Film Club Rule #410: Politics makes strange bedfellows, and it often makes for stranger films.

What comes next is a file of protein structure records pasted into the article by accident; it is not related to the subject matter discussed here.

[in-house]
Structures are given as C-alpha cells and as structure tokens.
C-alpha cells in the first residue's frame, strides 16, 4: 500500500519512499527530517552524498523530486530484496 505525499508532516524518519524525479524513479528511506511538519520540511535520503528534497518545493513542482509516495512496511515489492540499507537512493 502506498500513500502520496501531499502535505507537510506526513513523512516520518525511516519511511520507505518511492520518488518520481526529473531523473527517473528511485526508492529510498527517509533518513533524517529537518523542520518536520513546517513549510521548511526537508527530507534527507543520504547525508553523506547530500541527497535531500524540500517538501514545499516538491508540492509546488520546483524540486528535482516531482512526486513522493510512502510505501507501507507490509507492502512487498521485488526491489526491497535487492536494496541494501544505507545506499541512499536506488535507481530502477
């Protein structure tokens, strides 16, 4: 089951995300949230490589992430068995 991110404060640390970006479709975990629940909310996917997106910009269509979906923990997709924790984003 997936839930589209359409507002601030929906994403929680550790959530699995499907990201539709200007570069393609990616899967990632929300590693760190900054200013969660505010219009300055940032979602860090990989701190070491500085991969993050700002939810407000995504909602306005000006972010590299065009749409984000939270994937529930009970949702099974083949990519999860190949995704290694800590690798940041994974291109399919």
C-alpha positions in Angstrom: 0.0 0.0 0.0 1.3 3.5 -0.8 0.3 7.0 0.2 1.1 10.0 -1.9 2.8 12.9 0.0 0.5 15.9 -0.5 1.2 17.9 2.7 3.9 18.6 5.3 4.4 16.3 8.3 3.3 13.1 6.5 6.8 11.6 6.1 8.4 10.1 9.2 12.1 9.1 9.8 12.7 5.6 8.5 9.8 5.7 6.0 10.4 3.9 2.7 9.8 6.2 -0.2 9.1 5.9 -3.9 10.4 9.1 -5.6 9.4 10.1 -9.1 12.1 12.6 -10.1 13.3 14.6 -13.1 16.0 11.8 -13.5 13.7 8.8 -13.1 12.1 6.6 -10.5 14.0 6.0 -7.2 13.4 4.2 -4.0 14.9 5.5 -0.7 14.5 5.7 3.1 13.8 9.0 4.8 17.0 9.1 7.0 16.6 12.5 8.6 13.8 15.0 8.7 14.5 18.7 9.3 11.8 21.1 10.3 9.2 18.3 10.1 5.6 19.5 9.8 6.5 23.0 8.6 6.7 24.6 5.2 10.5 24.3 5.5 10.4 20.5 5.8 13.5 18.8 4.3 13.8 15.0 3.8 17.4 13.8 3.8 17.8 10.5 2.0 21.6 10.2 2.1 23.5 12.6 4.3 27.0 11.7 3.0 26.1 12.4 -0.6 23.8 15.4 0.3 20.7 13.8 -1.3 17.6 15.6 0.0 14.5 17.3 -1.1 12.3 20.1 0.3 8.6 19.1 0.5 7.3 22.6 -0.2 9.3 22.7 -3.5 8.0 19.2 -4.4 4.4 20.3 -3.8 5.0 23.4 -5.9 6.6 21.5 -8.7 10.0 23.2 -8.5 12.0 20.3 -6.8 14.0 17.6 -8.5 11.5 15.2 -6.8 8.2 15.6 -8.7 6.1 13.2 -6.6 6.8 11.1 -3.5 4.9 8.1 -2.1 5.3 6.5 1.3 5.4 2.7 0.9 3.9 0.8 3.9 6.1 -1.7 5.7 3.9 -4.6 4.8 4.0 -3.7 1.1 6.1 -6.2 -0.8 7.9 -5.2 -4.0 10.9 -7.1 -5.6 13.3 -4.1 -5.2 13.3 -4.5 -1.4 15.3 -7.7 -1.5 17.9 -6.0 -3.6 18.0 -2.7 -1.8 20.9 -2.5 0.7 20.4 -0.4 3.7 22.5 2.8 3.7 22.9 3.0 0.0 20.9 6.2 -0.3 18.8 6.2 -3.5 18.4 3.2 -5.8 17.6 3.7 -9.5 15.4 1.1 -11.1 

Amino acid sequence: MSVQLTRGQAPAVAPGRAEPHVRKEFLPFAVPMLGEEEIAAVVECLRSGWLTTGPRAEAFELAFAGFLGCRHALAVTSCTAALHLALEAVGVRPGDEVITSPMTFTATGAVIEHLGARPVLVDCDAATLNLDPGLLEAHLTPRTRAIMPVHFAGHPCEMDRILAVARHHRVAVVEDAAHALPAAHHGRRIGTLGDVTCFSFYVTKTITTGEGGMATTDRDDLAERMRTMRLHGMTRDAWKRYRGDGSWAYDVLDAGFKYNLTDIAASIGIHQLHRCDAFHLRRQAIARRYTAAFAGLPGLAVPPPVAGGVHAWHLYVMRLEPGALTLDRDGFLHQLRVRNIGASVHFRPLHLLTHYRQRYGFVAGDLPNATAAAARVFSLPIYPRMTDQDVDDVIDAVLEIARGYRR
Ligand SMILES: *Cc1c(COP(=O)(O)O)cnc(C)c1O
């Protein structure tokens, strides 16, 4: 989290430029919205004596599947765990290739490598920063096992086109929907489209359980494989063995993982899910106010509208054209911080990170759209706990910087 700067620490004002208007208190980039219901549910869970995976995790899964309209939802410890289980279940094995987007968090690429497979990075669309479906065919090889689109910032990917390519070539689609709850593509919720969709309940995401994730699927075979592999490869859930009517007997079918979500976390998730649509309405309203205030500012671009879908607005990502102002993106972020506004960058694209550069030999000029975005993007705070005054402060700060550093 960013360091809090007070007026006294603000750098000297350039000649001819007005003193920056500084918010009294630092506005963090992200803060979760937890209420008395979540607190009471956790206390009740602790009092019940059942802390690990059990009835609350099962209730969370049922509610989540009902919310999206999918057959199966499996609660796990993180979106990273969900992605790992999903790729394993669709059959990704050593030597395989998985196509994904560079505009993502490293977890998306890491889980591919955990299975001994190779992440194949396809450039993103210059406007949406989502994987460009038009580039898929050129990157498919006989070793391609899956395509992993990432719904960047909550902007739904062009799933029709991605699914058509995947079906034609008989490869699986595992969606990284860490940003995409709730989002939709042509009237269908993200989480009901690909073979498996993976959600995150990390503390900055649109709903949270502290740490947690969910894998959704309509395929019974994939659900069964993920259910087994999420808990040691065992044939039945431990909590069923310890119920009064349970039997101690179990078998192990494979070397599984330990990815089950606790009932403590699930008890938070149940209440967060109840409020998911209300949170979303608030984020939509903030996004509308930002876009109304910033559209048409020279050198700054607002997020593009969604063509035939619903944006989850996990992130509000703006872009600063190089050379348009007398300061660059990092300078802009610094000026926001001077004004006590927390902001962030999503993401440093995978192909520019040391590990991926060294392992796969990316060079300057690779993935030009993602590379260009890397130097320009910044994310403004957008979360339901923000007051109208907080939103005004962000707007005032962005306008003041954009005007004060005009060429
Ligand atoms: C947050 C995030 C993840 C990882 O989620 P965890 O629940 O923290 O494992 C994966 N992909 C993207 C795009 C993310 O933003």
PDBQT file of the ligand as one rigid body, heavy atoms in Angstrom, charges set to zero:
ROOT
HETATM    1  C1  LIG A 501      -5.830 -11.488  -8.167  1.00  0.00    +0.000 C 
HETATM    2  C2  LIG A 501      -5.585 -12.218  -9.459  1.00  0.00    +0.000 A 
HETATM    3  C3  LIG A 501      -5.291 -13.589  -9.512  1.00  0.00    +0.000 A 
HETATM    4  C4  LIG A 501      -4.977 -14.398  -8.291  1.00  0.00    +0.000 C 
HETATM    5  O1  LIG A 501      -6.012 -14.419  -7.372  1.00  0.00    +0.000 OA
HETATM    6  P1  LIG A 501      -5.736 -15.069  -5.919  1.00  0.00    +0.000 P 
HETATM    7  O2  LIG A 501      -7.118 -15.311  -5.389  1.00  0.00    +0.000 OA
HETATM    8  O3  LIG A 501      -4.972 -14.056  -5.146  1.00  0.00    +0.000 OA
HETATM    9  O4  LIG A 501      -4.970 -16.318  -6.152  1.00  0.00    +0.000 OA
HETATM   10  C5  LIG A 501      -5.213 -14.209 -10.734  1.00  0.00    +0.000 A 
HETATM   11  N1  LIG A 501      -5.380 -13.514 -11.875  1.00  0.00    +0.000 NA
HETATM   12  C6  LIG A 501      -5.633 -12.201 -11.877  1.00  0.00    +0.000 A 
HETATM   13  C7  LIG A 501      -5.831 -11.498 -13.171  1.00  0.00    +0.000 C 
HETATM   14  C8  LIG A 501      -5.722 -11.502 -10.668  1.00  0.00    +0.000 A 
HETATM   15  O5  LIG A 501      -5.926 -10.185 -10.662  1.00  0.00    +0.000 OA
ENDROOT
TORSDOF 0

With the impending inauguration of the 45th President of the United States, we decided to take a look at the portrayal of the Presidency in film over the years. Jeff starts off with what all three co-hosts agree is one of the all time craziest films, Wild In The Streets. The 1968 film shows the possible dangers of a strong personality riding a wave of populism into the oval office. Voting age is a primary factor in the film as kids all over the US threaten “Fourteen or Fight”. They want a voting age of 14, or they’ll take to the streets. Rusty follows up the discussion with John Frankenheimer’s 7 Days in May, a film from 1963 that considers the possibility of a coup occurring in the United States. It’s an overlooked classic with great political nuance. Heather discusses the historical significance of Robert Redford’s film the Conspirator from 2010. The Conspirator is about the trials of the men and on woman who were charged with conspiring to kill Abraham Lincoln. The character of Mary Surratt is the central figure in the film that questions the fairness of trial so large in scope at such a heated time in history. We also touch on Idiocracy, The War Room, Young Mr. Lincoln, and Bob Roberts among others.